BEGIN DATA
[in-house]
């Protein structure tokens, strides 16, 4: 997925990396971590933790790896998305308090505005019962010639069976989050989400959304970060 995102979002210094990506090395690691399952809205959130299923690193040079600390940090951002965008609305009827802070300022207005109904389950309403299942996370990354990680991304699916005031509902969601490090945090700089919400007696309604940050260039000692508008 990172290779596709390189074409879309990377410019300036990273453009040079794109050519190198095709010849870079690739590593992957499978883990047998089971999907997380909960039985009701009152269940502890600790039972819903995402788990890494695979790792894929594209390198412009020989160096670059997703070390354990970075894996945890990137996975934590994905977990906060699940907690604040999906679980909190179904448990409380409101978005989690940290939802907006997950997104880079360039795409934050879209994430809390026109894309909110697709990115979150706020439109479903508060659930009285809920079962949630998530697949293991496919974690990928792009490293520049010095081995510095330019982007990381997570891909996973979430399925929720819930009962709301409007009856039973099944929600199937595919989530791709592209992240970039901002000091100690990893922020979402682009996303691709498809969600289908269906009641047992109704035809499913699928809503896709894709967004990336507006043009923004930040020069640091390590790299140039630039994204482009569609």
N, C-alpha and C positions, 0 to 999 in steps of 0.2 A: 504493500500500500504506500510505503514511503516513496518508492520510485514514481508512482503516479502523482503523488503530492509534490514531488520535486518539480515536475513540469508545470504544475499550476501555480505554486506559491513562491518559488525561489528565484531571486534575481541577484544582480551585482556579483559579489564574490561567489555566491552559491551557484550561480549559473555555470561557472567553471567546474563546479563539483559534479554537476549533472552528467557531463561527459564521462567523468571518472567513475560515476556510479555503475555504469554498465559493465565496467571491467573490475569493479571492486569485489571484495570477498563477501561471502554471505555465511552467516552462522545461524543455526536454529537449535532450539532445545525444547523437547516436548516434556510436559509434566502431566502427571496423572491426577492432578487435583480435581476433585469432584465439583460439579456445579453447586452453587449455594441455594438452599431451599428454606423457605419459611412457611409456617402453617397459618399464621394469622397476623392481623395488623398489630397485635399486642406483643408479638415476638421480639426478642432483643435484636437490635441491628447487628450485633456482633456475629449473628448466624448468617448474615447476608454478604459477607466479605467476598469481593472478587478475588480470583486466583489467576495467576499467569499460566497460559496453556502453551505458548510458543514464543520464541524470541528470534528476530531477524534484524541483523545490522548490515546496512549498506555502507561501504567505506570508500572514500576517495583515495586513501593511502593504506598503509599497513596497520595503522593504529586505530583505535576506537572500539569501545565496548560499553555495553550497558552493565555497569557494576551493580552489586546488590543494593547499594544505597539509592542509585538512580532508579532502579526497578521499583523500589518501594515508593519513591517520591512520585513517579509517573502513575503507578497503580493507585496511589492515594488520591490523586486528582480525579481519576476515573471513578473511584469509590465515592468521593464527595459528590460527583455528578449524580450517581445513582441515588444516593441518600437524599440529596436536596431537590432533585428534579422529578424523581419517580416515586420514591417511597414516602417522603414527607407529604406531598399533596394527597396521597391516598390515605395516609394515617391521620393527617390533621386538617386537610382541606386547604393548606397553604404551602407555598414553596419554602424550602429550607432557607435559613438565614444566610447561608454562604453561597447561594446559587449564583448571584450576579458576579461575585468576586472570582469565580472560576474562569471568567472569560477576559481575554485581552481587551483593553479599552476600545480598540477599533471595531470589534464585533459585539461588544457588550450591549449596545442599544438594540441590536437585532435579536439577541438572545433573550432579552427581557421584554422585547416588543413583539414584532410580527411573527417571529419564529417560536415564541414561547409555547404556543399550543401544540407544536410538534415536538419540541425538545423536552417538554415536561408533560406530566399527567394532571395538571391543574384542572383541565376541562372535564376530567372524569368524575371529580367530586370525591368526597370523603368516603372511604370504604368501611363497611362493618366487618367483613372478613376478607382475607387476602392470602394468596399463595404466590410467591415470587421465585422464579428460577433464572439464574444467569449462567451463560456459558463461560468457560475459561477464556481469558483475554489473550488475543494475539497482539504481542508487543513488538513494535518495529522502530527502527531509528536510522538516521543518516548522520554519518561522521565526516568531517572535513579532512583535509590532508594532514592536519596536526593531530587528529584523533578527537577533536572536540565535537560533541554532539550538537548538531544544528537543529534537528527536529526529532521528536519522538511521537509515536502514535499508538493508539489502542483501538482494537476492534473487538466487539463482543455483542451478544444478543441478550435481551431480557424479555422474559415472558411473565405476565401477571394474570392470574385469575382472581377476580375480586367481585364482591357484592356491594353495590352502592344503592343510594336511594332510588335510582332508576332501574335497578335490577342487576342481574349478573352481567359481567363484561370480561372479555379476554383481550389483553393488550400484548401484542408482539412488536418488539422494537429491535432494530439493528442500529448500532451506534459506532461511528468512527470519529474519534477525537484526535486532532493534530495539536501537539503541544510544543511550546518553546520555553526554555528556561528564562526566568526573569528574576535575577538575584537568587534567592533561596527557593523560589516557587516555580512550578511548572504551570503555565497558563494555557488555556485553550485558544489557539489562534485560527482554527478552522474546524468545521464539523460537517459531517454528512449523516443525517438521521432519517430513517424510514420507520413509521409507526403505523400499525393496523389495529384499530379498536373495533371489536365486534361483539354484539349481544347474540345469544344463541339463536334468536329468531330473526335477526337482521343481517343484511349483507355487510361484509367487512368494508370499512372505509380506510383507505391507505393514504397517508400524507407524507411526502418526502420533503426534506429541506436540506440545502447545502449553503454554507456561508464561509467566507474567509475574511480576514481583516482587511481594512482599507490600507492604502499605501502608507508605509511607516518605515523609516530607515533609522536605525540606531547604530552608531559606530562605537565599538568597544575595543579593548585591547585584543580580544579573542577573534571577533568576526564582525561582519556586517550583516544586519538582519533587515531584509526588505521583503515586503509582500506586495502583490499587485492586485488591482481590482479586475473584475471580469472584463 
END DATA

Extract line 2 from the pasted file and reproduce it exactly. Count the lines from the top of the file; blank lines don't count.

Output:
């Protein structure tokens, strides 16, 4: 997925990396971590933790790896998305308090505005019962010639069976989050989400959304970060 995102979002210094990506090395690691399952809205959130299923690193040079600390940090951002965008609305009827802070300022207005109904389950309403299942996370990354990680991304699916005031509902969601490090945090700089919400007696309604940050260039000692508008 990172290779596709390189074409879309990377410019300036990273453009040079794109050519190198095709010849870079690739590593992957499978883990047998089971999907997380909960039985009701009152269940502890600790039972819903995402788990890494695979790792894929594209390198412009020989160096670059997703070390354990970075894996945890990137996975934590994905977990906060699940907690604040999906679980909190179904448990409380409101978005989690940290939802907006997950997104880079360039795409934050879209994430809390026109894309909110697709990115979150706020439109479903508060659930009285809920079962949630998530697949293991496919974690990928792009490293520049010095081995510095330019982007990381997570891909996973979430399925929720819930009962709301409007009856039973099944929600199937595919989530791709592209992240970039901002000091100690990893922020979402682009996303691709498809969600289908269906009641047992109704035809499913699928809503896709894709967004990336507006043009923004930040020069640091390590790299140039630039994204482009569609």